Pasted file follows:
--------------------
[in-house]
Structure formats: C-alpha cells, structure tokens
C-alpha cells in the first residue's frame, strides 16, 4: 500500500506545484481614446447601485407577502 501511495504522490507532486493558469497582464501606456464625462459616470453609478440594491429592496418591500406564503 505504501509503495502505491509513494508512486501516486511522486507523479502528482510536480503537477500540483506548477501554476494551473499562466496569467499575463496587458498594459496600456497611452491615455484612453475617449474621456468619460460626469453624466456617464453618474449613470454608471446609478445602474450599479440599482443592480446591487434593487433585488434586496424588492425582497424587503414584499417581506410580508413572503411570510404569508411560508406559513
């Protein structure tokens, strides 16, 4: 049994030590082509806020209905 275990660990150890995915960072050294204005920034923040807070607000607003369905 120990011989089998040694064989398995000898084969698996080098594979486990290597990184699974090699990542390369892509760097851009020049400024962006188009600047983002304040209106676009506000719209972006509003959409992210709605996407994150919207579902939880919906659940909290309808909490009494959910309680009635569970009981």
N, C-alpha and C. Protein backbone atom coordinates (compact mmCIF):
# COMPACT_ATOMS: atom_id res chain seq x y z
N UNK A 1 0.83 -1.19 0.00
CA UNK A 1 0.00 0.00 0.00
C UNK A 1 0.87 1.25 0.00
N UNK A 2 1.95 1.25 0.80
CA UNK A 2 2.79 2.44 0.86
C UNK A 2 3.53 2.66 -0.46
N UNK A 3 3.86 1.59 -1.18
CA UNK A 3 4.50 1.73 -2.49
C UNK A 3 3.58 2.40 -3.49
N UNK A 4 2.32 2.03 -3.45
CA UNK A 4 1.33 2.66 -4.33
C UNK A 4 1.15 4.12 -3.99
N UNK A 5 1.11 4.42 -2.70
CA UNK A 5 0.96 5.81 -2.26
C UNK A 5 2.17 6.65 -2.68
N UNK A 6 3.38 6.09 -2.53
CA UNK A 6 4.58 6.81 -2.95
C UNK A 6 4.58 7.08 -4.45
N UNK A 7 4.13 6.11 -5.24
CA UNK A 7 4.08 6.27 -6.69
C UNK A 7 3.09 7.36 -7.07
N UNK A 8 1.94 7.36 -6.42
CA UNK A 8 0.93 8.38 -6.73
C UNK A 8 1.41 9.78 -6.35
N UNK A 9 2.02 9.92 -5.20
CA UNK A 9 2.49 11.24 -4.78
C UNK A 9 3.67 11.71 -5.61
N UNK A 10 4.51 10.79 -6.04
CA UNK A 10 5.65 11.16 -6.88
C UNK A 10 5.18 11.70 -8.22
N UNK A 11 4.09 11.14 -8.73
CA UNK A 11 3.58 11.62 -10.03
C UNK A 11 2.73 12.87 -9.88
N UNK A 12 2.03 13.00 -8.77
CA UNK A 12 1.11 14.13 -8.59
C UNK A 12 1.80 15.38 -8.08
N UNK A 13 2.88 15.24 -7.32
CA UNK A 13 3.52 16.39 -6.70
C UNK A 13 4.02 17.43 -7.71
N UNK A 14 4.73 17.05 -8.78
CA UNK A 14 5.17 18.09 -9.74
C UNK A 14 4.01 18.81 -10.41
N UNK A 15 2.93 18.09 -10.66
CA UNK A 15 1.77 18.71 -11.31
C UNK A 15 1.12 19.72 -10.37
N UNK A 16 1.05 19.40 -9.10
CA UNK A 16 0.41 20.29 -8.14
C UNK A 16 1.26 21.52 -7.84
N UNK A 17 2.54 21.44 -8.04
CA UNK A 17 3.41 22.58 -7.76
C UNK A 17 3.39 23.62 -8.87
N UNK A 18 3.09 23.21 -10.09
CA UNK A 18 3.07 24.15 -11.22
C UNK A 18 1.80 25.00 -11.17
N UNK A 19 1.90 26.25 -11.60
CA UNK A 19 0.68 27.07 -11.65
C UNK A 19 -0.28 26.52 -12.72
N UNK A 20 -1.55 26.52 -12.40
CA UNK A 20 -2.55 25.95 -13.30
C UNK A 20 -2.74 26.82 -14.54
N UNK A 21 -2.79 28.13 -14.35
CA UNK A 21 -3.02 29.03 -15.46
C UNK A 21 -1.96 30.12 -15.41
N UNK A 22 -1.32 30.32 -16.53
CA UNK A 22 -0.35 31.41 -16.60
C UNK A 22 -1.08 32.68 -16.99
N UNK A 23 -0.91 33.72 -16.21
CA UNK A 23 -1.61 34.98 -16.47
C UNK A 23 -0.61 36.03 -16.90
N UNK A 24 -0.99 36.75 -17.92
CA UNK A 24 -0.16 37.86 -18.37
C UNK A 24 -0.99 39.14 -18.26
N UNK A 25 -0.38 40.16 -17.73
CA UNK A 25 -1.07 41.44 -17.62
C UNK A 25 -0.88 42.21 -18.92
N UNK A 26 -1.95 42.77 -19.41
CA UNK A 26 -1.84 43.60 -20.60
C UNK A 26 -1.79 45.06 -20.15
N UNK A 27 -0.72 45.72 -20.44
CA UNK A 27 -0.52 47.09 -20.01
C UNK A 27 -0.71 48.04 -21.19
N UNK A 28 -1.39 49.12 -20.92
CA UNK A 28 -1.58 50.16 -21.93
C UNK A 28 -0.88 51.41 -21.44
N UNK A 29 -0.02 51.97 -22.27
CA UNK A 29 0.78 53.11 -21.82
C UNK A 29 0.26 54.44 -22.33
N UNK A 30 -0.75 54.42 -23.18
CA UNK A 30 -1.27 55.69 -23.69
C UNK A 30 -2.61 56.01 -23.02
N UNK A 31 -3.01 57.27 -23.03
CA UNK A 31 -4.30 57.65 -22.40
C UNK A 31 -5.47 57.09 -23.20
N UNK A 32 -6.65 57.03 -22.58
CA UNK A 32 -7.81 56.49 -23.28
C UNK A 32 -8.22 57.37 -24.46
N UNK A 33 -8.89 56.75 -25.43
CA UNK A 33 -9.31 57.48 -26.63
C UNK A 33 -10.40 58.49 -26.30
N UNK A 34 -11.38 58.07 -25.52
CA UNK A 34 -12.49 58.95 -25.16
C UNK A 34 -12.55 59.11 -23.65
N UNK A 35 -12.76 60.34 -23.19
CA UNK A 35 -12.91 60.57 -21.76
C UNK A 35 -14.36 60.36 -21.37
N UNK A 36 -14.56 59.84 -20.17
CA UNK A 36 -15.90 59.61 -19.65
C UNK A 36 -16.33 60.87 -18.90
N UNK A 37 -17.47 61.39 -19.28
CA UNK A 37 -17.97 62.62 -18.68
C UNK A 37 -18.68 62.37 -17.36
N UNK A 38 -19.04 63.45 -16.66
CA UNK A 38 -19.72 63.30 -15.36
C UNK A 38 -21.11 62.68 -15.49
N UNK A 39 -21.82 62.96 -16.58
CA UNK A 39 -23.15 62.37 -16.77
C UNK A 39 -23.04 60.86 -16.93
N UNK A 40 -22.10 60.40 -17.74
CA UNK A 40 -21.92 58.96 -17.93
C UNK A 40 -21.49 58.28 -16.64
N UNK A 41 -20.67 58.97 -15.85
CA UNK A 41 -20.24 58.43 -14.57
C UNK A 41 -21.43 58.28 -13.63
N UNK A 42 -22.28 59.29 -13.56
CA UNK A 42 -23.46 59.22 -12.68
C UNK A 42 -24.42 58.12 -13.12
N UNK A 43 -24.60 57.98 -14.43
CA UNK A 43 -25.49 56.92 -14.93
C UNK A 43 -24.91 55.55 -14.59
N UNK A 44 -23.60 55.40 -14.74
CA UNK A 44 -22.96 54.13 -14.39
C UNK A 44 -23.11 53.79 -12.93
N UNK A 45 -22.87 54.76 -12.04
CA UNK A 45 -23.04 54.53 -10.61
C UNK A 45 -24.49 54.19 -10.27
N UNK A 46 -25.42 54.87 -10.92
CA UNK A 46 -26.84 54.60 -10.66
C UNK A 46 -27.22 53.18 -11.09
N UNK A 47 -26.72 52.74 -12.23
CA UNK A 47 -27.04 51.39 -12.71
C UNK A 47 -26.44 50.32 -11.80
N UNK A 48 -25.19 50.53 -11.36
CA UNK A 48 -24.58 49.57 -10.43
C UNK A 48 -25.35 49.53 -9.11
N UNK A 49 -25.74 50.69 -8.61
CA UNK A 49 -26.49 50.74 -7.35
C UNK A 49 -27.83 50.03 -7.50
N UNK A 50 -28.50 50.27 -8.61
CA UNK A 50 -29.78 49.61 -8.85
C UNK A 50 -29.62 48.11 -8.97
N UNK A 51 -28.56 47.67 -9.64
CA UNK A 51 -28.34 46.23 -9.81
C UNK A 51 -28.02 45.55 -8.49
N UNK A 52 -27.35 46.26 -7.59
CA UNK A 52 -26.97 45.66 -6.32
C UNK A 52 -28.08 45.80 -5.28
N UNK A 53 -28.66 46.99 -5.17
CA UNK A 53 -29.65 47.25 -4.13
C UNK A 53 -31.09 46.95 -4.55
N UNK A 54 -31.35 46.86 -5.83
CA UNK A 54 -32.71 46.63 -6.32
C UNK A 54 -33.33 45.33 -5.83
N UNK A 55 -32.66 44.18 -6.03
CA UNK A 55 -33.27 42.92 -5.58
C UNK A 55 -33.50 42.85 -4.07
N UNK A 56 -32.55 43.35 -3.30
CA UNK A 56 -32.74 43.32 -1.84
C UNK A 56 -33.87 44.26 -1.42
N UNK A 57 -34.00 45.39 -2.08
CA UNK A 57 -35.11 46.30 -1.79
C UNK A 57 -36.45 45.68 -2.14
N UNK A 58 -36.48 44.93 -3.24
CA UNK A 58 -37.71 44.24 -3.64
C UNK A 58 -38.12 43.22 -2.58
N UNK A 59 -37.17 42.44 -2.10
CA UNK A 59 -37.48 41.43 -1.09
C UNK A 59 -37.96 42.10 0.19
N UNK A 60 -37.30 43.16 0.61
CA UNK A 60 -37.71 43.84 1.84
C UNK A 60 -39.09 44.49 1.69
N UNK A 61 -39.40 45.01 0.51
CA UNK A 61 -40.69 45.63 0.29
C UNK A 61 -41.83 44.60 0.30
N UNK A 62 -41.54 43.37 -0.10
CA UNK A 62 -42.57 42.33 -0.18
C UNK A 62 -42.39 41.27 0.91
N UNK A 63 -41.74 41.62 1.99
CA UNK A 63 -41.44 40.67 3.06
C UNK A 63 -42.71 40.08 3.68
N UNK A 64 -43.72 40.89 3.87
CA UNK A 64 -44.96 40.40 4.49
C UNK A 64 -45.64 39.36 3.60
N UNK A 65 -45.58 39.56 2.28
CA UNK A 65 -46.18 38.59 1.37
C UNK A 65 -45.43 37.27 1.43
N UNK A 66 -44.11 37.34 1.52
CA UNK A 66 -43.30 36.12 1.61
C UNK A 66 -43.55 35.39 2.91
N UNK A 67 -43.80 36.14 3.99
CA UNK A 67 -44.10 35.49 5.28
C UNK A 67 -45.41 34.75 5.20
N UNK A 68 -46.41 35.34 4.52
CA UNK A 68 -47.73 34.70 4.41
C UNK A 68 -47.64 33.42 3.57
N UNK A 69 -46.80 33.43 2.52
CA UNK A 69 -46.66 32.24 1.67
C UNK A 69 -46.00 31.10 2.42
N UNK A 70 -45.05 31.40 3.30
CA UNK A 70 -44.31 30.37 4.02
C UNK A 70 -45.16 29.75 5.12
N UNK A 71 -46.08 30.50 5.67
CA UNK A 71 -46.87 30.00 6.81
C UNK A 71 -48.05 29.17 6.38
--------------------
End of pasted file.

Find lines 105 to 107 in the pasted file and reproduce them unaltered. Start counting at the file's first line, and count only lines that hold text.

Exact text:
C UNK A 33 -10.40 58.49 -26.30
N UNK A 34 -11.38 58.07 -25.52
CA UNK A 34 -12.49 58.95 -25.16